• Rheumatoid arthritis.

  • Osteonecrosis.

  • Hip fracture.

  • Tumor in the hip.

  • Congenital hip disorders.

Based on the amount of hip joint removed, this procedure is further subdivided into-

  • Total hip replacement (or total hip arthroplasty).

  • Partial hip replacement (hemiarthroplasty).

  • Hip resurfacing.

Technique- The surgeon decides the approach based on the hip access, type of implant used, patient age, activity level, shape, and health of the bone. The most commonly used are the posterior approach (PA), direct lateral approach (DLA), and direct anterior approach (DAA).

In a traditional hip replacement, a single large incision, about 8 to 12 centimeters long, is made to access the hip. It starts with femoral neck osteotomy followed by periacetabular osteotomy or acetabular reaming, depending on the amount of damage and deformity. The implants are then placed in place of the removed bone and cartilage.

Three separate implants are involved in a hip replacement surgery: the stem, the ball, and the socket. The stem is made of titanium or cobalt chrome and is inserted into the femur. The ball is also made of metal and placed on the stem. Finally, the socket is a combination of a plastic liner with titanium backing.

A minimally invasive has become a popular choice recently, where the surgeon accesses the hip joint through one or two small incisions along with the muscle. Still, it is not appropriate for all patients.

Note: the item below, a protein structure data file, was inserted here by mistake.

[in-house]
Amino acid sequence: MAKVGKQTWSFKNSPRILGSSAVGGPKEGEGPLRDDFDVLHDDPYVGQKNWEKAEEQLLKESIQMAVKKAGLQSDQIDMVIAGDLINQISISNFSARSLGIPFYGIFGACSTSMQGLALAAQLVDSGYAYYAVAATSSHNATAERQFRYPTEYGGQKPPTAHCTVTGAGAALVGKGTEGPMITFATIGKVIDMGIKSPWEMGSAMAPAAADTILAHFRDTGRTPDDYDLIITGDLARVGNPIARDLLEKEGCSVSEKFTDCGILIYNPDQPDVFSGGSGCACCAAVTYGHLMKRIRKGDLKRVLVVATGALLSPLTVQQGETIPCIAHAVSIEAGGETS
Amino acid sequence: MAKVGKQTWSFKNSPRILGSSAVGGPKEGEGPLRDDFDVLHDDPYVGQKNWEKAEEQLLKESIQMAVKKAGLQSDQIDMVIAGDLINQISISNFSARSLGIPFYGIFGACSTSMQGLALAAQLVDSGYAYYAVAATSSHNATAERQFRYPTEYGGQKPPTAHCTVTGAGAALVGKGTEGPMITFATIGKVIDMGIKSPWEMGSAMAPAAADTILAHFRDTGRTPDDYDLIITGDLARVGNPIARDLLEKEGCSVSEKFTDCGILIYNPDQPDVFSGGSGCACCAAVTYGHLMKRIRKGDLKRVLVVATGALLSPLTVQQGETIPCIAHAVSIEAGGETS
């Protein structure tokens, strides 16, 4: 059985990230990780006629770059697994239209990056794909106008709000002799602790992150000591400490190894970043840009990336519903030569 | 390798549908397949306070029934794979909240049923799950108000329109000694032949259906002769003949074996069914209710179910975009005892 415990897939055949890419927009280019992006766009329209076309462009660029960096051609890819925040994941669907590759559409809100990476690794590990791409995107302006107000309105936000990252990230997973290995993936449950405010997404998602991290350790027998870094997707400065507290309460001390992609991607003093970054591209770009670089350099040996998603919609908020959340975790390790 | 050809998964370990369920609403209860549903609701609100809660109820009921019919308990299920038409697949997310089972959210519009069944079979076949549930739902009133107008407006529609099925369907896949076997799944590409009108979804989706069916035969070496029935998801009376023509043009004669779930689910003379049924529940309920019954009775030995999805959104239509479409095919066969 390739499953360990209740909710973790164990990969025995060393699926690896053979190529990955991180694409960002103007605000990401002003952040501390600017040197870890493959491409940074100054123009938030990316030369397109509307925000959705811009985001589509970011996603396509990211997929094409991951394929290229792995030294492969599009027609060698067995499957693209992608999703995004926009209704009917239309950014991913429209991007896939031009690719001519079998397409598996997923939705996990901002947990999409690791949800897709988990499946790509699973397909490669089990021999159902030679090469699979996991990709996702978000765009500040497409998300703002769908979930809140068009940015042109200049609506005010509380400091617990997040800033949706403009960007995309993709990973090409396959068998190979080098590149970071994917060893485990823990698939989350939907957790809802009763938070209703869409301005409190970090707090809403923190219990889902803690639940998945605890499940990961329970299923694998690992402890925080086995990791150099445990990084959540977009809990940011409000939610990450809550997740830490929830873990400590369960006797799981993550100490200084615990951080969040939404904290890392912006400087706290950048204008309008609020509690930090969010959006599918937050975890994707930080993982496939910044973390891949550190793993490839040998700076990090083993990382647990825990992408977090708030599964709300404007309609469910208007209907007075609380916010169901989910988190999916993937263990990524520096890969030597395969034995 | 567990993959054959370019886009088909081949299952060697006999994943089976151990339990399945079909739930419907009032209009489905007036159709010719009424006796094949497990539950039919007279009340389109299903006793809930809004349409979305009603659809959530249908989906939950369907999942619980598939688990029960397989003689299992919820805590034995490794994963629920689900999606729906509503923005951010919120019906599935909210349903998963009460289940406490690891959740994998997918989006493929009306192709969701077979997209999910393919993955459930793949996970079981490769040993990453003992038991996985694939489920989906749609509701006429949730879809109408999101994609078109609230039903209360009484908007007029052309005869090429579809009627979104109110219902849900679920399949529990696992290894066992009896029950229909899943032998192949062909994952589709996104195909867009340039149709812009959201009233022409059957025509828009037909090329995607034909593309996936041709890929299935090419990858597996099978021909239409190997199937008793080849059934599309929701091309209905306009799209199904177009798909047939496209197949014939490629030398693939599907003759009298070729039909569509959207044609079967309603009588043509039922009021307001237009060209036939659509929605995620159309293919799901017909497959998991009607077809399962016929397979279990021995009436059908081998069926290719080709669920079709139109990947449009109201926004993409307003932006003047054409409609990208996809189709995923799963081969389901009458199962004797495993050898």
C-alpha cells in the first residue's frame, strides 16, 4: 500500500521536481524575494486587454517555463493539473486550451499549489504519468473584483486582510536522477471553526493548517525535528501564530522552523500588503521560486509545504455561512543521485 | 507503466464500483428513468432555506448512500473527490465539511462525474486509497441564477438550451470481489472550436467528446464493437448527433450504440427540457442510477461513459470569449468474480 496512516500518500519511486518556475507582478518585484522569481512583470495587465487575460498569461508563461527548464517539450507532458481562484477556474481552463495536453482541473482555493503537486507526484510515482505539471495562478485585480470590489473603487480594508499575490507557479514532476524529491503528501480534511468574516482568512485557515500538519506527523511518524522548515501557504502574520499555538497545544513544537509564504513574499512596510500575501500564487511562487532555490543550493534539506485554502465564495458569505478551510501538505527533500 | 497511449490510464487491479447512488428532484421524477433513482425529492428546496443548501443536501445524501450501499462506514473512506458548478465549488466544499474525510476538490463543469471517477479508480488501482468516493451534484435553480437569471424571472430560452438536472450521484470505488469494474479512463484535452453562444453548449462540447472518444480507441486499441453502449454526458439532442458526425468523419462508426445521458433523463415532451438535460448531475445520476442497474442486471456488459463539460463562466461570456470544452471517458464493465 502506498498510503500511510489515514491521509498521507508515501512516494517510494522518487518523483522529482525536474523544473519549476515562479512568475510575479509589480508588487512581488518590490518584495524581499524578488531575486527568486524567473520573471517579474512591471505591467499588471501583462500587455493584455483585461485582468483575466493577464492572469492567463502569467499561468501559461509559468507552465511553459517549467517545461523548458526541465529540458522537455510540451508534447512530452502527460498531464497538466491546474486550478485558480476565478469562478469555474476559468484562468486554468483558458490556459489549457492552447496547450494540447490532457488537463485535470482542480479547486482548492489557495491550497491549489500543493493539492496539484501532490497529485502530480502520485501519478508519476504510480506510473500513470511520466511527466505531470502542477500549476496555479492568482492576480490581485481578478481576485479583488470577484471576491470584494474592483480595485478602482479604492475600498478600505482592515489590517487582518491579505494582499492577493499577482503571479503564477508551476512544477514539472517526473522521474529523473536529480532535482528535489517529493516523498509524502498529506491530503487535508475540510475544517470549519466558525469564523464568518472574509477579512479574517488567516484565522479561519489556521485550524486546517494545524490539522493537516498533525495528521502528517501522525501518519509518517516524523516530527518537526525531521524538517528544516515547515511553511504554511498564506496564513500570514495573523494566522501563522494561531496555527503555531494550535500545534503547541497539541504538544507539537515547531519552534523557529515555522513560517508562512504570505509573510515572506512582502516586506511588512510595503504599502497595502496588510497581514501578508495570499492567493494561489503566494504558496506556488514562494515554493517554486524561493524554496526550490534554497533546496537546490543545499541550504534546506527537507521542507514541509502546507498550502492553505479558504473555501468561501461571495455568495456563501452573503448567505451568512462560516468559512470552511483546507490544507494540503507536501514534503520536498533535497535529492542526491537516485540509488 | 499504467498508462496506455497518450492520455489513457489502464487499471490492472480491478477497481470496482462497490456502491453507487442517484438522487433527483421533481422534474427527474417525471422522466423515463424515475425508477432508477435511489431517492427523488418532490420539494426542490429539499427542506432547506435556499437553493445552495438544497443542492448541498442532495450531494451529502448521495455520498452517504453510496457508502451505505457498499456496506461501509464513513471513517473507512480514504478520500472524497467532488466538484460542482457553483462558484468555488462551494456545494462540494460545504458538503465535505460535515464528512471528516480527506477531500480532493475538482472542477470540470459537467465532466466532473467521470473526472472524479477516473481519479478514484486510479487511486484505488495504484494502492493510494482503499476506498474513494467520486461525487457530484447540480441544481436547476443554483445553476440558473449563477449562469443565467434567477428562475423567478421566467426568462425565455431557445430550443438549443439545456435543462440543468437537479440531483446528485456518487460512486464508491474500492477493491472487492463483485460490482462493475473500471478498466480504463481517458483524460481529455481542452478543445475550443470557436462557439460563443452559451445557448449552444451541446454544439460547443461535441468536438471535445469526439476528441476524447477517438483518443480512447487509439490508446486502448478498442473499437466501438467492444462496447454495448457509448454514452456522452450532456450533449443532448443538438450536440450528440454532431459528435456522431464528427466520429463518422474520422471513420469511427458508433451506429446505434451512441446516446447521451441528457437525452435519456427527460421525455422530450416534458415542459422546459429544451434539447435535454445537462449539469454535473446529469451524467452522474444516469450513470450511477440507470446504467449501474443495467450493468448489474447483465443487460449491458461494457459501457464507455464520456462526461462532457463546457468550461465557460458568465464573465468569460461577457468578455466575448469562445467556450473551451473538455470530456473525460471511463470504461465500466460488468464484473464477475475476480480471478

C. Hip Arthroscopy- It is a minimally invasive approach to treat many problems. It is indicated in patients with:

  • Chondral Defects- This happens when the cartilage lining the bones gets damaged.

  • Ligamentum Teres Injury- A condition where the ligament connecting the ball and socket joint gets ruptured.

  • Synovial Disease- It is caused due to defects in the synovial fluid lining the bones.

  • Septic Arthritis- It is an infection in the joints of the hip.

  • Capsular or Gluteal Tears- Mostly seen in athletes because of repetitive trauma.

  • Trochanteric Bursal Debridement- A procedure that decompresses the iliotibial band rubbing against the bursa.

  • Piriformis Debridement- It is a procedure done to decompress the sciatic nerve by decompressing the piriformis muscle.

  • Femoral Acetabular Impingement.

  • Labral Tears- These are injuries of the labrum; a labrum is a thick tissue present in the ball and socket joint of the shoulder.

  • Ischiofemoral Impingement- It is a type of pain caused due to impingement of the soft tissues present between the joints of the femur.

  • Proximal Hamstring Tears- Hamstrings are muscles present in the back of the thigh, and any injury to these muscles is known as hamstring tears.